"The other thing is noise - over most driving conditions, our vehicle is a lot quieter," he said.
The iron cylinder block of GM's diesel engine has been strengthened, and the pistons have been redesigned to handle a lower compression ratio.
The compression ratio is 16.8:1 for the 2006 model engine, compared with 17.5:1 in the previous diesel.
The lower ratio reduces the clattering sound at idle associated with diesel engines, Weisbeski said.
Several acoustical changes were made to diesel-equipped GM vans to reduce interior noise, said Brian Mahnken, senior project engineer.
"From the carpet up, in front of the dash, we increased our barrier density," said Mahnken. "We switched to high-performance foam."
GM increased the thickness of sound-deadening material attached to the engine cover and on the floor. It also added Thinsulate heat and sound insulation in the step wells.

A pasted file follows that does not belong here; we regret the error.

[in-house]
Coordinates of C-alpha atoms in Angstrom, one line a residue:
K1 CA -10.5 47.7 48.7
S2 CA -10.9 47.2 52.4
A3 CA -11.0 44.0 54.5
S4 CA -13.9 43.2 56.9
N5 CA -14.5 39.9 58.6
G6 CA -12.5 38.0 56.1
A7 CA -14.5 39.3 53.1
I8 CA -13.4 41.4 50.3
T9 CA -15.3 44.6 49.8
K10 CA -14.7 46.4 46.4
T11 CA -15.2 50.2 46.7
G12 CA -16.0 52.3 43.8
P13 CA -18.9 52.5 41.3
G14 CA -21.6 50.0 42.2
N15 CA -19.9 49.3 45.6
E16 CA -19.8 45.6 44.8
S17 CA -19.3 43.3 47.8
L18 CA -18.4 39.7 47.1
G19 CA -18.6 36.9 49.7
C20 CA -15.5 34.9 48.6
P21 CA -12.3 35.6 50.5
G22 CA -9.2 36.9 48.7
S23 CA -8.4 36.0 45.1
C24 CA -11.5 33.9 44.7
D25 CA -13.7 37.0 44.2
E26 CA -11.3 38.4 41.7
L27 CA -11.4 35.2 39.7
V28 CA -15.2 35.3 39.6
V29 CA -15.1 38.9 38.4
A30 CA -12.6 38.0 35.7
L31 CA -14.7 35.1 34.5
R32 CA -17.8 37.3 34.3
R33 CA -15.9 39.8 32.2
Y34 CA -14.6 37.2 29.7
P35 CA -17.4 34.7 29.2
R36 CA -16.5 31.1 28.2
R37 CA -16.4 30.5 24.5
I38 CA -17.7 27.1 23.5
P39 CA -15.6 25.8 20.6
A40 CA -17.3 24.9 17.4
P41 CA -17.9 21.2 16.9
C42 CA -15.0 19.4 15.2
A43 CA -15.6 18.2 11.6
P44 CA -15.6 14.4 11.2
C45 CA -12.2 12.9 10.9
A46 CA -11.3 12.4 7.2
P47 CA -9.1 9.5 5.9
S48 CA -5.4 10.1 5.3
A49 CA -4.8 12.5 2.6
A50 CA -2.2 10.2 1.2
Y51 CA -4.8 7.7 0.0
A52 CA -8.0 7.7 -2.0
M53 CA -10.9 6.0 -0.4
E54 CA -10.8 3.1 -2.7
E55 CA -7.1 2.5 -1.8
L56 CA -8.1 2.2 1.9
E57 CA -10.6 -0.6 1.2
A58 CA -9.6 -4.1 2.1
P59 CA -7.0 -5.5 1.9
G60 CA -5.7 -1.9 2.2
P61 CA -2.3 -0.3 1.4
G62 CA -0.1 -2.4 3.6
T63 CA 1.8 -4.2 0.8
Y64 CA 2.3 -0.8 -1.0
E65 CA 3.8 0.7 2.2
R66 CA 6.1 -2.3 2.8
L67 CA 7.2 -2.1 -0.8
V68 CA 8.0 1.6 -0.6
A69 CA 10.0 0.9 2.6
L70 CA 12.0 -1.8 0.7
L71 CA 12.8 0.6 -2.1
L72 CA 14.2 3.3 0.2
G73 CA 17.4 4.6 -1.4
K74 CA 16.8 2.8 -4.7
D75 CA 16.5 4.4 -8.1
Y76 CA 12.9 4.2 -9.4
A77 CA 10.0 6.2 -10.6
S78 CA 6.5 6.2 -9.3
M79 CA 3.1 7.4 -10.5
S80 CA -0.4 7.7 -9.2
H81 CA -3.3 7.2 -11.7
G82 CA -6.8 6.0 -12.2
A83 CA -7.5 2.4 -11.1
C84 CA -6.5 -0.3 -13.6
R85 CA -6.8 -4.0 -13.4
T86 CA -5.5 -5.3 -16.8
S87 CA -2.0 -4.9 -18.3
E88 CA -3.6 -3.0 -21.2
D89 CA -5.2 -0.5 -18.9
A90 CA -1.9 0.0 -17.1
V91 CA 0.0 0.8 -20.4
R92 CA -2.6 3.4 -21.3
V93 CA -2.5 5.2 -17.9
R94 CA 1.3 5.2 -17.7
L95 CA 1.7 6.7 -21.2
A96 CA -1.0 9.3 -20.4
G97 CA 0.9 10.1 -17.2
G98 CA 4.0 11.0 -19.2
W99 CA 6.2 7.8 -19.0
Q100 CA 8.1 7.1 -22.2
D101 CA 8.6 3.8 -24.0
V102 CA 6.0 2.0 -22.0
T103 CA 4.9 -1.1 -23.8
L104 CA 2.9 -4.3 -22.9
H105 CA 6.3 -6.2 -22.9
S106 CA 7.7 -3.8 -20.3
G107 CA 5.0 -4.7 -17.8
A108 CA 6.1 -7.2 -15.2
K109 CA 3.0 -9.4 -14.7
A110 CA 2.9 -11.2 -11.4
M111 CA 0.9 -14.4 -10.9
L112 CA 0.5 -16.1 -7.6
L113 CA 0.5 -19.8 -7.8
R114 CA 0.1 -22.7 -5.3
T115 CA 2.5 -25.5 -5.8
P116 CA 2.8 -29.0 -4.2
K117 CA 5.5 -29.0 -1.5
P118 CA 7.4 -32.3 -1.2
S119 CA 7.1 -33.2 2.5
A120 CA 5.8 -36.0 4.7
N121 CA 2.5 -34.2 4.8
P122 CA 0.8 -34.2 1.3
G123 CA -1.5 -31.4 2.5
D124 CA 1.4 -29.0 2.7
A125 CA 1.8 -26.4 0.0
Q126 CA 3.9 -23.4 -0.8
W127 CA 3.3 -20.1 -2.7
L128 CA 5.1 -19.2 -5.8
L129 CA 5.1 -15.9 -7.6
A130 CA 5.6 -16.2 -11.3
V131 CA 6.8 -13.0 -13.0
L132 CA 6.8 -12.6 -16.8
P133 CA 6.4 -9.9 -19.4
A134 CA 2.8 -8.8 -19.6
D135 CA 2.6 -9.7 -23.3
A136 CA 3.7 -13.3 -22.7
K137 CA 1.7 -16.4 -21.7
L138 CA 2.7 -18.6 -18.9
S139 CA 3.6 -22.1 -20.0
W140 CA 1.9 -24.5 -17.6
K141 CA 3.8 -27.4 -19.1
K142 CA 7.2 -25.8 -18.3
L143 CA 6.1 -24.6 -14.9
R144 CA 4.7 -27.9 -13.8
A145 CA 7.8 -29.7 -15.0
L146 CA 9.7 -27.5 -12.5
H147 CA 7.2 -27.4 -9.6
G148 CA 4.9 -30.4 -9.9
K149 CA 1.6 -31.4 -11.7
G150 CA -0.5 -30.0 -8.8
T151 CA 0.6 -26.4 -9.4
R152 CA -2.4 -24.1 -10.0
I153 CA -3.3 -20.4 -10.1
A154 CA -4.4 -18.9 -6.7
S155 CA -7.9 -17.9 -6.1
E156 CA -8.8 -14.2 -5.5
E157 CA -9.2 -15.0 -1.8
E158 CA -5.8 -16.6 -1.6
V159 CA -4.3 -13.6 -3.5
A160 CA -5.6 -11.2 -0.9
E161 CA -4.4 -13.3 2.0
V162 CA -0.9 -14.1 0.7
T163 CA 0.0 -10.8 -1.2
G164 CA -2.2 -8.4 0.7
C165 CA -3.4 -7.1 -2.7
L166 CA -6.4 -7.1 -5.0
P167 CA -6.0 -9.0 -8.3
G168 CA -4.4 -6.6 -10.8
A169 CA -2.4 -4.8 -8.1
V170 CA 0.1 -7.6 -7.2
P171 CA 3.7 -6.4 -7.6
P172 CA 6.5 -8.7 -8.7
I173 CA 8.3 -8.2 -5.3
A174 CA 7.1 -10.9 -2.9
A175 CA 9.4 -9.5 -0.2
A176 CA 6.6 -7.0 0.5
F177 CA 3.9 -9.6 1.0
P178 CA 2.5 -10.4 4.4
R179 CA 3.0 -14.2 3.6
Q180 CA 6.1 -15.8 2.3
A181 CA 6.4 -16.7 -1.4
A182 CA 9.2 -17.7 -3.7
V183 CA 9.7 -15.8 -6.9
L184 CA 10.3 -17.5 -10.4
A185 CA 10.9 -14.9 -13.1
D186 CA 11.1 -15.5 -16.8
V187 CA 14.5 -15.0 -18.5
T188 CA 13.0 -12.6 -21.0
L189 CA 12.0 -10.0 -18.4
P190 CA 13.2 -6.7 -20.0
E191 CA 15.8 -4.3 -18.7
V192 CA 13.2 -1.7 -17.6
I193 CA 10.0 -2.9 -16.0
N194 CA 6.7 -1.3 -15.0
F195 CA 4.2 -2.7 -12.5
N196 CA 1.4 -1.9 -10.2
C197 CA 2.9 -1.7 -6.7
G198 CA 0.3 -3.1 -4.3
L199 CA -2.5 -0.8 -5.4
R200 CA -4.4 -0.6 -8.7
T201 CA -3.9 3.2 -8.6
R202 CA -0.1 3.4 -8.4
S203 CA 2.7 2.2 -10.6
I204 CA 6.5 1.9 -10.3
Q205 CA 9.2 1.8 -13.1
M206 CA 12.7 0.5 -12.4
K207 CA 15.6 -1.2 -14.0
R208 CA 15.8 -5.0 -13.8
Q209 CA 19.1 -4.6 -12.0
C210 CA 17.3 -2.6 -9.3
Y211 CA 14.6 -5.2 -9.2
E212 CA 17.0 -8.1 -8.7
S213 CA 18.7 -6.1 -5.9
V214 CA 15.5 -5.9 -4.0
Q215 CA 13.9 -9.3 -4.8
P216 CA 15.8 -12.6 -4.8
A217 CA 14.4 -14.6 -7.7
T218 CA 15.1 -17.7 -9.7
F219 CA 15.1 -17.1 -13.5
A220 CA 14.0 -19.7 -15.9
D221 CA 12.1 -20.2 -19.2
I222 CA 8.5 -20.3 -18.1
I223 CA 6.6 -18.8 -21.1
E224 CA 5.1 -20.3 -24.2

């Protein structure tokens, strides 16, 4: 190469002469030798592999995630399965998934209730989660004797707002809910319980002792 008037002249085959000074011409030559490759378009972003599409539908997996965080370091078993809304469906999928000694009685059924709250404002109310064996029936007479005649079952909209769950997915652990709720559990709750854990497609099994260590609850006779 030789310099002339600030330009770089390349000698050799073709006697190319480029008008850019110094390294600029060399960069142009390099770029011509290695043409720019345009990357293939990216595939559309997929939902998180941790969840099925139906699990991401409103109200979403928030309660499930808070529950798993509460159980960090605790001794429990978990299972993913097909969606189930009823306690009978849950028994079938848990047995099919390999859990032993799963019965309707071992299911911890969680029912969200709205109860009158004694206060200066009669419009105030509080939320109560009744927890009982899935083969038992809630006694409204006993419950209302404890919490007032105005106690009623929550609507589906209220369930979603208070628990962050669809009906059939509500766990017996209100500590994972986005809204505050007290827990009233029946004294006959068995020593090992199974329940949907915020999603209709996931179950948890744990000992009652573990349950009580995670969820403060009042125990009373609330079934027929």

GM's 6.6-liter diesel engine produces 250 hp at 3,200 rpm and 460 pounds-feet of torque at 1,600 rpm. A heavy-duty four-speed automatic transmission is standard.
The engine is produced at the DMAX Ltd. plant in Moraine, Ohio, a joint venture between GM Powertrain and Isuzu Motors Ltd.
You may e-mail Rick Kranz at